Personality trait development at the end of life: Antecedents and correlates of mean-level trajectories.

TitlePersonality trait development at the end of life: Antecedents and correlates of mean-level trajectories.
Publication TypeJournal Article
Year of Publication2016
AuthorsWagner, J, Ram, N, Smith, J, Gerstorf, D
JournalJournal of Perssonality and Social Psychology
Volume111
Issue3
Pagination411-29
Date Published2016 Sep
ISSN Number1939-1315
KeywordsEnd of life decisions, Older Adults, Personality
Abstract

Empirical evidence over the past 20 years has documented that key aspects of personality traits change during adulthood. However, it is essentially an open question whether and how traits change at the very end of life and what role health, cognitive performance, perceived control, and social factors play in those changes. To examine these questions, we applied growth models to 13-year longitudinal data obtained from now-deceased participants in the Berlin Aging Study (N = 463; age at baseline M = 85.9 years, SD = 8.4; 51% men). Results revealed that neuroticism, on average, increases (about 0.3 SD in the last 10 years) and that this increase becomes even steeper at the end of life. In contrast, extraversion and openness decline rather steadily at the end of life (about -0.5 SD in the last 10 years). Additionally, poor health manifested as a risk factor for declines in extraversion and openness late in life but not neuroticism. Similar to earlier phases of life, better cognitive performance related to more openness. More loneliness was associated with higher neuroticism, whereas more social activity was associated with higher levels of extraversion and openness. Intriguing additional insights indicated that more personal control was associated with higher levels of extraversion and openness, whereas the feeling that one's life is controlled by others was associated with higher neuroticism but also with higher openness closer to death. We discuss potential pathways by which health, cognitive performance, control, and social inclusion resources and risk factors affect personality development late in life. (PsycINFO Database Record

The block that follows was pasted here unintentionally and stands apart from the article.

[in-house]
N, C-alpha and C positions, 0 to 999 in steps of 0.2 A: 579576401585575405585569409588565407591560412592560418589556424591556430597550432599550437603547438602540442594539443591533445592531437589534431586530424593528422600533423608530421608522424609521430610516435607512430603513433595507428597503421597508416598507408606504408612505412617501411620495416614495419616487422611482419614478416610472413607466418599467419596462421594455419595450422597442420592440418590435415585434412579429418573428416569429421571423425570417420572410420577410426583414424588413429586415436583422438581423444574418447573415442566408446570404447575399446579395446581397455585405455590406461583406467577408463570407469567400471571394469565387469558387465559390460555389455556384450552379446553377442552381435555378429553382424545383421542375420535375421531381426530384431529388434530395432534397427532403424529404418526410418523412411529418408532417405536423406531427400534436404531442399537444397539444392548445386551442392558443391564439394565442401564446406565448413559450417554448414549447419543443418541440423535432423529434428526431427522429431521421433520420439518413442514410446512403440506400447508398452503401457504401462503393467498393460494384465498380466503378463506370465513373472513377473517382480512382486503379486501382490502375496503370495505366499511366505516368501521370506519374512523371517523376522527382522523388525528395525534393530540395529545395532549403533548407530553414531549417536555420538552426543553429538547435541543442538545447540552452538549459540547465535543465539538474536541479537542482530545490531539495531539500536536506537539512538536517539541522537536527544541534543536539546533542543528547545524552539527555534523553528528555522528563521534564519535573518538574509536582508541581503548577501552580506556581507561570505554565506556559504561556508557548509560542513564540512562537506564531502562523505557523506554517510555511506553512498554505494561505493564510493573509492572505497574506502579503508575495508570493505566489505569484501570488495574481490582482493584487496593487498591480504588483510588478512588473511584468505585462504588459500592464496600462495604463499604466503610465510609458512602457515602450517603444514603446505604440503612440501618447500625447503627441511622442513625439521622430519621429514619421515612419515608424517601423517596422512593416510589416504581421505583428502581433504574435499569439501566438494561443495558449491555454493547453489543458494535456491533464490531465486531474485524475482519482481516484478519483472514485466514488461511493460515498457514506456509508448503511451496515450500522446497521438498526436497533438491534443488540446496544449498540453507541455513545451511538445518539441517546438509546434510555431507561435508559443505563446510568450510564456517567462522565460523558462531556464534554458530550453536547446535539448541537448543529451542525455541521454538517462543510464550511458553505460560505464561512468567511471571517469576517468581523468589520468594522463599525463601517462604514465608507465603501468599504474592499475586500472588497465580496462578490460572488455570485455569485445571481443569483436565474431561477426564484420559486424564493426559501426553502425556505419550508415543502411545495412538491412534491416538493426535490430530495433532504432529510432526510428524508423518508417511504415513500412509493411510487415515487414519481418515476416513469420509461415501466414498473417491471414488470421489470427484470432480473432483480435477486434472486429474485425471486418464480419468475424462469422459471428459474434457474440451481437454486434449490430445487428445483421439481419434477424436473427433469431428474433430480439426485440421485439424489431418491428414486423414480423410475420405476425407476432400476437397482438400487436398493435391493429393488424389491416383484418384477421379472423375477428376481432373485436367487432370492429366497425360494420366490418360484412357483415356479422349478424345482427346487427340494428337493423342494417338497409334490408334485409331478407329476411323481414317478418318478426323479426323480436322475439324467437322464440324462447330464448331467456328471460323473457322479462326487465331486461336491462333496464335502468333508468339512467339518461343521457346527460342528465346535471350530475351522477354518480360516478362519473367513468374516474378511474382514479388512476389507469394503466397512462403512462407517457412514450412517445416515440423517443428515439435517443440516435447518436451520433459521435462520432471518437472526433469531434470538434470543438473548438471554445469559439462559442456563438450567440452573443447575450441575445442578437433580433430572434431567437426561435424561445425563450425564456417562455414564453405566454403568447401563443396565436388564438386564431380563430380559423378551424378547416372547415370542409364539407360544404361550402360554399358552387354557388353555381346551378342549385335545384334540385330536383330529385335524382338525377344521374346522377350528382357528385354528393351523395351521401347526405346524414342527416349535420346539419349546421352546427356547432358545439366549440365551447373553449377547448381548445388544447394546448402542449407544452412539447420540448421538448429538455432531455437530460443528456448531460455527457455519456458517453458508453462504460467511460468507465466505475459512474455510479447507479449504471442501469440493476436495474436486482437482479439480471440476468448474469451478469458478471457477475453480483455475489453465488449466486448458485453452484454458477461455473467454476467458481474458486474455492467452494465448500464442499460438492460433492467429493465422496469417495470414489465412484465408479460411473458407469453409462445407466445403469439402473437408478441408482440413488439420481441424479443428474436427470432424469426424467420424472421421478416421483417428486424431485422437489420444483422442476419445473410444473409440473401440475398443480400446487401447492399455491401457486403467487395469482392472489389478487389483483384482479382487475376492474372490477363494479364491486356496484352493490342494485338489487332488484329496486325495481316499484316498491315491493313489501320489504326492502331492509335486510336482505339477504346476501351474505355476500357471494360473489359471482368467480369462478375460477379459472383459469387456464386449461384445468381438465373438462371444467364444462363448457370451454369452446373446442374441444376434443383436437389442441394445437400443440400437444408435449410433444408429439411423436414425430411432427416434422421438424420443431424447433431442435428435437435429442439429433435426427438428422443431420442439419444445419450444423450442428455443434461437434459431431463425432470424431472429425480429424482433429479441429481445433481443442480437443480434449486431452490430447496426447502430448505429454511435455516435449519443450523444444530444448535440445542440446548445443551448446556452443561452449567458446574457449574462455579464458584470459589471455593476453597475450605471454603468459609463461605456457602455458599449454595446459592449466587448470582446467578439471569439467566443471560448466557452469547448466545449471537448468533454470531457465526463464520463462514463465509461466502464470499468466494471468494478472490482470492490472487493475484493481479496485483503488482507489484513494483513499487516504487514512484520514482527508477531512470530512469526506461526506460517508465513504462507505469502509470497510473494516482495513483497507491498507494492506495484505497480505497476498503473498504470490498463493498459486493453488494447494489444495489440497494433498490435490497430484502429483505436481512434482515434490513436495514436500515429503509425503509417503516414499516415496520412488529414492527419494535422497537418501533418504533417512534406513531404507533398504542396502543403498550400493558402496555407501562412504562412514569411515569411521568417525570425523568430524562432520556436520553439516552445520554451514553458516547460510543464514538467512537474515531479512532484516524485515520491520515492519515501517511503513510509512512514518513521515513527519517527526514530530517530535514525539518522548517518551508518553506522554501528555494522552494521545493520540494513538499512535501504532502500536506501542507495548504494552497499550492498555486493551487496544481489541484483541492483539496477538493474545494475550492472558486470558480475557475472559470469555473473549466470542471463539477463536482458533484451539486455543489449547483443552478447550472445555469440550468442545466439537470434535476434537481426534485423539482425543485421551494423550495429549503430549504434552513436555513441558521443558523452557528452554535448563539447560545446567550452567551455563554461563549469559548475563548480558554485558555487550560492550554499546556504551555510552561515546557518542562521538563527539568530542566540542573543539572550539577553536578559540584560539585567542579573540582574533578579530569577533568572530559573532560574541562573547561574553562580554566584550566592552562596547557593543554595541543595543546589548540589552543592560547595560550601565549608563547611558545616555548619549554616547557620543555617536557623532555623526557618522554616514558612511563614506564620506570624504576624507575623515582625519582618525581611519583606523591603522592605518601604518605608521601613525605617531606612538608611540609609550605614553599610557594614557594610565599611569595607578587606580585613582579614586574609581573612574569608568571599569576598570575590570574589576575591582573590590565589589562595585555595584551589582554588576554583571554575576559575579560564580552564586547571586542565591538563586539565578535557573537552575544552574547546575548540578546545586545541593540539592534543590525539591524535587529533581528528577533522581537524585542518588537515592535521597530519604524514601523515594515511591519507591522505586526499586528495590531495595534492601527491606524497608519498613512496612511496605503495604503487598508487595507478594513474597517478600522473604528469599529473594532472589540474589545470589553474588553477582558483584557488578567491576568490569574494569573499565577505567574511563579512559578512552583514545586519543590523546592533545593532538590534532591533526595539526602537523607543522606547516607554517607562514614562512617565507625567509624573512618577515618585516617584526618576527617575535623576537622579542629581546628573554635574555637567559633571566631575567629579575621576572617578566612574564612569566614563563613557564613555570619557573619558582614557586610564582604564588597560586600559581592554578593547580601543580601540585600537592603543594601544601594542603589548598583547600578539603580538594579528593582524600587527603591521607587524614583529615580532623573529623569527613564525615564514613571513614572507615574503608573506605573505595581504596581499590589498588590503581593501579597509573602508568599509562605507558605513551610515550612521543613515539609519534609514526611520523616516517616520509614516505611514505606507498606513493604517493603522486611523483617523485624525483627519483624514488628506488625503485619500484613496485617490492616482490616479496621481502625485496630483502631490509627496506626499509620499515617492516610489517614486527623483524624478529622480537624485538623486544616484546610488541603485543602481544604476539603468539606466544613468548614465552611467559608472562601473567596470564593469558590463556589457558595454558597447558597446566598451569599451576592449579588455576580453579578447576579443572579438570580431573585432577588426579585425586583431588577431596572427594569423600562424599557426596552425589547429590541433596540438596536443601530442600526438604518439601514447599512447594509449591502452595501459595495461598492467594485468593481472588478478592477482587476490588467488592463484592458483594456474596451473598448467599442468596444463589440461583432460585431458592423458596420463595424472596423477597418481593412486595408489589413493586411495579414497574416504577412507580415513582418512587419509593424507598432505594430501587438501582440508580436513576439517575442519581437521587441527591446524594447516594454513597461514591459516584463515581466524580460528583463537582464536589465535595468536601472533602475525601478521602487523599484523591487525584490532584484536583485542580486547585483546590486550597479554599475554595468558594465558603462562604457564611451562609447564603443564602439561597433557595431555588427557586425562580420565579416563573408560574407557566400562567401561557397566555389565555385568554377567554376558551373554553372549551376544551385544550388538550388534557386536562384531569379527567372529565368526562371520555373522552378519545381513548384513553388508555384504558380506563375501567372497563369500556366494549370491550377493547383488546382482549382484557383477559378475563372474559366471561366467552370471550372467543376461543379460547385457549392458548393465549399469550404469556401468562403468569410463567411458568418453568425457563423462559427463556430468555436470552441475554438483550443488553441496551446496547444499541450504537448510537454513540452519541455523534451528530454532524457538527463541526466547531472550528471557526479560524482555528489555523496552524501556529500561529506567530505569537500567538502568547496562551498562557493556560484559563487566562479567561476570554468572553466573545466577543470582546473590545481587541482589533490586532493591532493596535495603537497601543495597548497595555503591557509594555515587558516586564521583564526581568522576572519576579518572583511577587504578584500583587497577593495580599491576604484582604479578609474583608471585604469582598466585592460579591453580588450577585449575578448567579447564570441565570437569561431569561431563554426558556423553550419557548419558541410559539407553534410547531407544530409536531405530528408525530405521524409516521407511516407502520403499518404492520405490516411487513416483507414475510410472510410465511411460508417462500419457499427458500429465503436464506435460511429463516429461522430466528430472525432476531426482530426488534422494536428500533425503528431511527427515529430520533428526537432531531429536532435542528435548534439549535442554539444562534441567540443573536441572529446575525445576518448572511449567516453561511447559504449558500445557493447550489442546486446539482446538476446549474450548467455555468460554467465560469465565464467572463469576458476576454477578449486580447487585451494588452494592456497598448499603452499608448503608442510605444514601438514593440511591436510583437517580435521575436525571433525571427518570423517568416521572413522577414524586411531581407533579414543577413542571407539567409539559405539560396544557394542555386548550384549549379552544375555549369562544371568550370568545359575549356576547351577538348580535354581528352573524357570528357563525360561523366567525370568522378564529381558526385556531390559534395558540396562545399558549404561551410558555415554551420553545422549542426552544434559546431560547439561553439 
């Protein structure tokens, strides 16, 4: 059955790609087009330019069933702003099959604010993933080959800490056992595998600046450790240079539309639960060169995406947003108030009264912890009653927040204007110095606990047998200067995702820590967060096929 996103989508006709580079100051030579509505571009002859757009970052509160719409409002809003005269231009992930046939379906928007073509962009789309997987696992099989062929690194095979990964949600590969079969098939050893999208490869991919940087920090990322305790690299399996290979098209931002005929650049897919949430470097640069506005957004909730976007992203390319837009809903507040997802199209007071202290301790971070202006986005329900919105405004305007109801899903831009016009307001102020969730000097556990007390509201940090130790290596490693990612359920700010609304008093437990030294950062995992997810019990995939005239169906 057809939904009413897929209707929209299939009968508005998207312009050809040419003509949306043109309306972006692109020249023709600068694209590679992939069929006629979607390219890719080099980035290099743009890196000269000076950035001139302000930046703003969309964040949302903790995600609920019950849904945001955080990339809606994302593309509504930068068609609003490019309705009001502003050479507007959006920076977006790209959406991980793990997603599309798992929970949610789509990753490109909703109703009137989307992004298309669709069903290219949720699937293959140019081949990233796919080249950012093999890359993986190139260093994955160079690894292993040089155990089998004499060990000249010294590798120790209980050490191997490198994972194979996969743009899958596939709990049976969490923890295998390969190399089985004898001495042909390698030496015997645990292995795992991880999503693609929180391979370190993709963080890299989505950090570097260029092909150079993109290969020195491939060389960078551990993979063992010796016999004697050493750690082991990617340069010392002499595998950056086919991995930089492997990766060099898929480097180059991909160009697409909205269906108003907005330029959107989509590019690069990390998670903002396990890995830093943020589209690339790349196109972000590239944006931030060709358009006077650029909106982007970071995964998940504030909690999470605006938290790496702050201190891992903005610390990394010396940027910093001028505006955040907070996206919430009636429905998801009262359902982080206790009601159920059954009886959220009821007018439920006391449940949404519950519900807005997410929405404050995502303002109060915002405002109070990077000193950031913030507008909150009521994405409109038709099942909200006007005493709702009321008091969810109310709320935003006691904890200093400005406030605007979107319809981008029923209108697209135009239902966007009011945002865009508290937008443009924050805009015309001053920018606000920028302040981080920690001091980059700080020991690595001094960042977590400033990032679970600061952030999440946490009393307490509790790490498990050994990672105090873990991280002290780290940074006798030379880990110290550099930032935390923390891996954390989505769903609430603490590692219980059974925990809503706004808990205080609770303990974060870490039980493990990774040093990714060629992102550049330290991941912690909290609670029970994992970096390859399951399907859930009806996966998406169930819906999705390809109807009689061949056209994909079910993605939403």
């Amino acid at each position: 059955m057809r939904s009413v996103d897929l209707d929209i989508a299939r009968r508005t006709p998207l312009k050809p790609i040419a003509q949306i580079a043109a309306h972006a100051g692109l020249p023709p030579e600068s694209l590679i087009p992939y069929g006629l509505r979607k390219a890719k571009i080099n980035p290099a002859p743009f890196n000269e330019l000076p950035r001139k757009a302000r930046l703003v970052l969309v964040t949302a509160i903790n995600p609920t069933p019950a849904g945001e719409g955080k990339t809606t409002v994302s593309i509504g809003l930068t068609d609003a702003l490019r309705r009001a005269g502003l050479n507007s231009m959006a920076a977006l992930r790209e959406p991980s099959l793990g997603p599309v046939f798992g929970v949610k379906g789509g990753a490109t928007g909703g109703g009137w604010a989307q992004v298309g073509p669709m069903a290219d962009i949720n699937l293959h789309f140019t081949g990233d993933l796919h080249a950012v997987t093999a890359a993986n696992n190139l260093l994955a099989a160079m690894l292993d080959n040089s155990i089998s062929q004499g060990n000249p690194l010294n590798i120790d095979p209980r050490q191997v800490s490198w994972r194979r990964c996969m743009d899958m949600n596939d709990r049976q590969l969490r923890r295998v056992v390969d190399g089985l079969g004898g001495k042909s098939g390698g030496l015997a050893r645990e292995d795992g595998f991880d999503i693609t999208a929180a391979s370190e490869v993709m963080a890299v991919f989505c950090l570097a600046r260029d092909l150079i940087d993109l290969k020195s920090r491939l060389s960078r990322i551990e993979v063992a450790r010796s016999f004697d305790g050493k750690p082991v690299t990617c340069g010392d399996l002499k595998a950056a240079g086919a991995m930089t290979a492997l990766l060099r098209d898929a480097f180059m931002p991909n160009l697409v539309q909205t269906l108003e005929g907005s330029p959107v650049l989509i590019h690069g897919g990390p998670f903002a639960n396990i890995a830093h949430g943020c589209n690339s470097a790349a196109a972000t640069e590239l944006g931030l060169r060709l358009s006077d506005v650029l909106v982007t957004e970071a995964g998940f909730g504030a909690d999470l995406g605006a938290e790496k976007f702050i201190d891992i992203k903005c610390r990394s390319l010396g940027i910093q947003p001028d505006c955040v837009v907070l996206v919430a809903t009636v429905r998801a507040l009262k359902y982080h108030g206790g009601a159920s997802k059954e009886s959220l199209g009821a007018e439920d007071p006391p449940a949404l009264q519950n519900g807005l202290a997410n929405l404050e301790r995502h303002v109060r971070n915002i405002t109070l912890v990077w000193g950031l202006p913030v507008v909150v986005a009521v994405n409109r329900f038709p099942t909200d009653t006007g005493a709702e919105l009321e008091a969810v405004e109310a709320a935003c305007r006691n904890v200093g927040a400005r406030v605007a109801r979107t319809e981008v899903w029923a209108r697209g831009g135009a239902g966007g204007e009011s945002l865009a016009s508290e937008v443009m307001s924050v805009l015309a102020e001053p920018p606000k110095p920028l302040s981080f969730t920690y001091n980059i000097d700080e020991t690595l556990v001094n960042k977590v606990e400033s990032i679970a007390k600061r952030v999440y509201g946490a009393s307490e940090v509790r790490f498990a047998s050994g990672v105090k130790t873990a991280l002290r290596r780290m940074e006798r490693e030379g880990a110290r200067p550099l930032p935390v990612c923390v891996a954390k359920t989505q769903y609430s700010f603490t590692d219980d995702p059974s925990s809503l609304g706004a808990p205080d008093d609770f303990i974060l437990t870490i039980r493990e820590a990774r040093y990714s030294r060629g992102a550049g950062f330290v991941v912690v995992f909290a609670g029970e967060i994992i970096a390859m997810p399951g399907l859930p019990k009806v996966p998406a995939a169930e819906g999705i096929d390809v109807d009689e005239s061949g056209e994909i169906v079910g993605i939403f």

DOI10.1037/pspp0000071
Alternate JournalJ Pers Soc Psychol
Citation Key8688
PubMed ID26479363